By Dr. Daniel B. Prescott, Jr., NDG Special Contributor
The season of graduation is upon us and there are very few families out there who can’t name someone taking a trip across the stage to receive a diploma. In my day, that was just reserved for high school and college. Nowadays, there are even graduations for pre-kindergarten classes! The topic of graduation is an important one because it means that a chapter in your life is closing and a brand new one is opening up just over the horizon.
My column this time around is going to delve into the topic of student loans. Yes, I’m aware that I don’t know too many pre-kindergartners putting themselves through school by borrowing money, but for a large portion of our folks attending college, student loans are a necessary lifeline. According to last year’s statistics, two-thirds of college graduates completed school with some form of student debt. The average amount? $37,000 per student.
For those who find themselves beholden to loans to finish schooling, I have some words of wisdom for you: You can’t put a price on the value of becoming an educated individual, but you can put a price on the failure to adequately pay back your student loans–your future credit score.
I want to provide some instruction on basic do’s and don’ts about student loans and recent graduates who utilized financial aid should heed this advice carefully. First and foremost, how familiar are you with your student loans? Did you read the fine print, or did you cash the checks, only interested to see how far the money would last for room and board, books and tuition? Typically, your student loan payments are expected to come due six months after graduation. That’s not much of a grace period.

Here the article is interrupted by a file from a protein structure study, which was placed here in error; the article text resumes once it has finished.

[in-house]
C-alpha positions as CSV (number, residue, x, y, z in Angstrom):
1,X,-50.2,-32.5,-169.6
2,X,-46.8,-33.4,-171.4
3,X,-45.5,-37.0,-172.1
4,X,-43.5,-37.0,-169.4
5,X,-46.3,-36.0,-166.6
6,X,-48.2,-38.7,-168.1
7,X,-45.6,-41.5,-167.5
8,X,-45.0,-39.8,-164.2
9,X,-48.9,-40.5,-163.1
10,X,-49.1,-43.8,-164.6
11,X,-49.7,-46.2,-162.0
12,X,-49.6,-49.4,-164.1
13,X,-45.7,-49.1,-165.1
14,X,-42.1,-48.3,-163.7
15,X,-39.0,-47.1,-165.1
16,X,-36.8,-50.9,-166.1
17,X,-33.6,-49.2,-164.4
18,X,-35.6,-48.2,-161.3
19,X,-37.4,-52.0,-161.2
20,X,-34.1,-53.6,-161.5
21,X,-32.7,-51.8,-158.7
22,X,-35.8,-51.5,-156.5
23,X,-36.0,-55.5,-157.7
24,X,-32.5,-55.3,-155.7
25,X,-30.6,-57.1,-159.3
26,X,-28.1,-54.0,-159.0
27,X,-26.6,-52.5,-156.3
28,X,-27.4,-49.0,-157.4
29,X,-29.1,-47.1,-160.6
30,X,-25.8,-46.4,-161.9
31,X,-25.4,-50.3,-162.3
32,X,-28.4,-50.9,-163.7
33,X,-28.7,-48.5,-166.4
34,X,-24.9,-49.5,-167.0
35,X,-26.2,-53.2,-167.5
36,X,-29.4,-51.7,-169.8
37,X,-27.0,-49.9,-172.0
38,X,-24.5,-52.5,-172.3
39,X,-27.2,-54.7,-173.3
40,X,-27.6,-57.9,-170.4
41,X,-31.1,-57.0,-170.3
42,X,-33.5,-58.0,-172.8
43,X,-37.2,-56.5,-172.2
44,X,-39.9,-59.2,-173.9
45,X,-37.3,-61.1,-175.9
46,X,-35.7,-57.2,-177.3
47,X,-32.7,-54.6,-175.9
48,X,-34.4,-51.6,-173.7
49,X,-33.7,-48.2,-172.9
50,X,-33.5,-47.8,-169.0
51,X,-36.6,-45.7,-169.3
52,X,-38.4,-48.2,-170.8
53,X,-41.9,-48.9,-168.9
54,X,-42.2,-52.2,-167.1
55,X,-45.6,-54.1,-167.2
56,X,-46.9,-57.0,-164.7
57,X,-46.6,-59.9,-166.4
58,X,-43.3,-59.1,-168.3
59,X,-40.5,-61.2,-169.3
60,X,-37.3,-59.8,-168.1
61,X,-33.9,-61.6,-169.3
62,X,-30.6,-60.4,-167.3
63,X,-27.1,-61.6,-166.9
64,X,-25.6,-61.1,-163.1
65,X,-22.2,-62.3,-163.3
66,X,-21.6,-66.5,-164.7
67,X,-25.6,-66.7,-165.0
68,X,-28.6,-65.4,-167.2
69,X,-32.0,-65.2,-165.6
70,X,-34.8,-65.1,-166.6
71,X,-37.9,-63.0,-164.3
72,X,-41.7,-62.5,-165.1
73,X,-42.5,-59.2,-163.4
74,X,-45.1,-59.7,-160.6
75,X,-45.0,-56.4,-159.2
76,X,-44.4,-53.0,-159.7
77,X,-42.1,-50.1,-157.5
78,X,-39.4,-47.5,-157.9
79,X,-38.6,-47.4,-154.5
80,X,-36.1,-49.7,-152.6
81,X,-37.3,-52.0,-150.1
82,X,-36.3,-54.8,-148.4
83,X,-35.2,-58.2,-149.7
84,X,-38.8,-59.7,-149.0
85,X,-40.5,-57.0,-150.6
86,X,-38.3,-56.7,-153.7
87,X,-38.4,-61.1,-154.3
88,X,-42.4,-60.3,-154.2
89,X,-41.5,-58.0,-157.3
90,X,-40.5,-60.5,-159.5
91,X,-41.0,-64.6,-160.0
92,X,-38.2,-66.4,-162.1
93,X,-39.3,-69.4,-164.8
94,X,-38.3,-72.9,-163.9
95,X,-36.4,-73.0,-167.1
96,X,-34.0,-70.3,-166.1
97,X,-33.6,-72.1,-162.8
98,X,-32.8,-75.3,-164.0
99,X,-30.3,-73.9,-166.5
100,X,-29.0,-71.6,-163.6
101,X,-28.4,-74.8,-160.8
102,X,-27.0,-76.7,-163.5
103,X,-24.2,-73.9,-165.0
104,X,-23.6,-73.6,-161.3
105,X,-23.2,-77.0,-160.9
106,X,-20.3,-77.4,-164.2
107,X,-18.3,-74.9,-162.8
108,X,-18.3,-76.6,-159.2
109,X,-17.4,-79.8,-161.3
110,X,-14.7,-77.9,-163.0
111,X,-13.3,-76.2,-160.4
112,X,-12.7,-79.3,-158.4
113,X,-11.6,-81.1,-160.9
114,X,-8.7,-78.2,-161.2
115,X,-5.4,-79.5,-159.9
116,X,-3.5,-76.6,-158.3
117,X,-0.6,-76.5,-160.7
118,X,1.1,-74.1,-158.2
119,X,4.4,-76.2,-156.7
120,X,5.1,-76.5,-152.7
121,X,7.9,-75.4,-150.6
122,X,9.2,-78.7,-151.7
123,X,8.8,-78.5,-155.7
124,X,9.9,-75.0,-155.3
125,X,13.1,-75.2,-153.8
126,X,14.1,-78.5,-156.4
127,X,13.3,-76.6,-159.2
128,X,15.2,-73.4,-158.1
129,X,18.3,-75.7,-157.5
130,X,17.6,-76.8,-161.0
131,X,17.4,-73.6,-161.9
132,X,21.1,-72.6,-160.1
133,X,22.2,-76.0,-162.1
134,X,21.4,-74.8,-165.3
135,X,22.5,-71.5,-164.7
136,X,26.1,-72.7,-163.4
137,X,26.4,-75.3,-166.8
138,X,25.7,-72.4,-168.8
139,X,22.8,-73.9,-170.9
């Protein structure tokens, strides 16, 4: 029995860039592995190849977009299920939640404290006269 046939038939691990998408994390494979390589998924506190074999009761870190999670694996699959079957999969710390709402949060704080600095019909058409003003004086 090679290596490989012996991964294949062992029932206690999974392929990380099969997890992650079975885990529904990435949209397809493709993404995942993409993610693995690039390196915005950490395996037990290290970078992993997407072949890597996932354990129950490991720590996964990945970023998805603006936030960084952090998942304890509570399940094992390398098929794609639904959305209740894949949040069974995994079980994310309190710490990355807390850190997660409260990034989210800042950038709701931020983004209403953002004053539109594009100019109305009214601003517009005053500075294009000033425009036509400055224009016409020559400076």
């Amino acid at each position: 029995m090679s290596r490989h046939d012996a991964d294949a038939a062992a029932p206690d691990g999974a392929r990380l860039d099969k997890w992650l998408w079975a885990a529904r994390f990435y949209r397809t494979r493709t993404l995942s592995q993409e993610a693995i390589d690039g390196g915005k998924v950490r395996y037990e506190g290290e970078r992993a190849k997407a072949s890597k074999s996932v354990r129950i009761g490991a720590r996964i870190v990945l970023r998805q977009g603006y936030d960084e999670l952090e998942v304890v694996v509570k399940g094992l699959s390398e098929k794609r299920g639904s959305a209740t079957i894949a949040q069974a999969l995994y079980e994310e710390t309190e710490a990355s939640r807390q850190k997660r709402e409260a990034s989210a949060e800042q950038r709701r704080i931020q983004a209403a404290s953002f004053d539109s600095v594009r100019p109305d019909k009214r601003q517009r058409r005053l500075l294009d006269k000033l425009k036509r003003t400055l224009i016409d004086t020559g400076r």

While there are multiple forms of financial aid available to students who qualify, almost every instance requires some form of repayment. Familiarize yourself with what your loan repayment requires and make a plan. And don’t wait until you’ve landed that first six-figure job to get started. You can meet with your financial aid representative or loan servicer and create a payment plan immediately. Your representative should be skilled in helping you determine what you can afford to allocate as you integrate yourself into the workforce.
If you have multiple student loans, you may be eligible for a consolidation. Keep careful track of your payments. Go out and buy a simple ledger book if you have to. There are even several mobile apps and websites designed to get you on the right track. A full listing of these can be found on the helpful website, www.studentaid.gov.
Once you’ve begun paying back your student loans, pay back more than your minimum balance if at all possible. Works the same way as a credit card. You’ll cut into the principal amount rather than just covering the interest, allowing you to pay off your student loan quicker.
If at any time you find yourself unable to meet your student loan repayment obligations, don’t ignore your debt! Take action. The most important factor is keeping your loan servicer continually aware of your situation. You can request either a deferment or forbearance period, but you must follow specific instructions for taking advantage of these options. Each will require you to prove eligibility for them.
If you don’t pay a student loan repayment on time, it will be considered delinquent. Failure to make any form of payment to your student loans past 270 days is considered a default. And you don’t want that term on your credit report if you hope to drive a nice car some day or buy a house in the future.
If you aren’t aware, under certain circumstances, a portion or all of your student debt can be eliminated in a process called student loan forgiveness. To qualify for student loan forgiveness, it usually entails some form of volunteer work, military service, the practice of medicine in certain specific communities, or meeting other justifiable criteria. Under an initiative begun by President Obama, you can read up on the Public Service Loan Forgiveness Program (PSLF) or visit www.studentdebtrelief.us to find out if you qualify for any of the programs. Their toll-free number is 1 (844) 669-4407.
To all of our recent graduates, we congratulate you and wish you the best of luck. If you are leaving school with student loan debt and don’t know where to begin, Transformance is always available to answer your questions and assist you via our website, www.transformanceusa.com or by calling 1-800-249-2227.
Dr. Daniel B. Prescott, Jr. is the interim CEO of Dallas-based Transformance Inc., a fully integrated financial services capability nonprofit. He can be reached at firstname.lastname@example.org.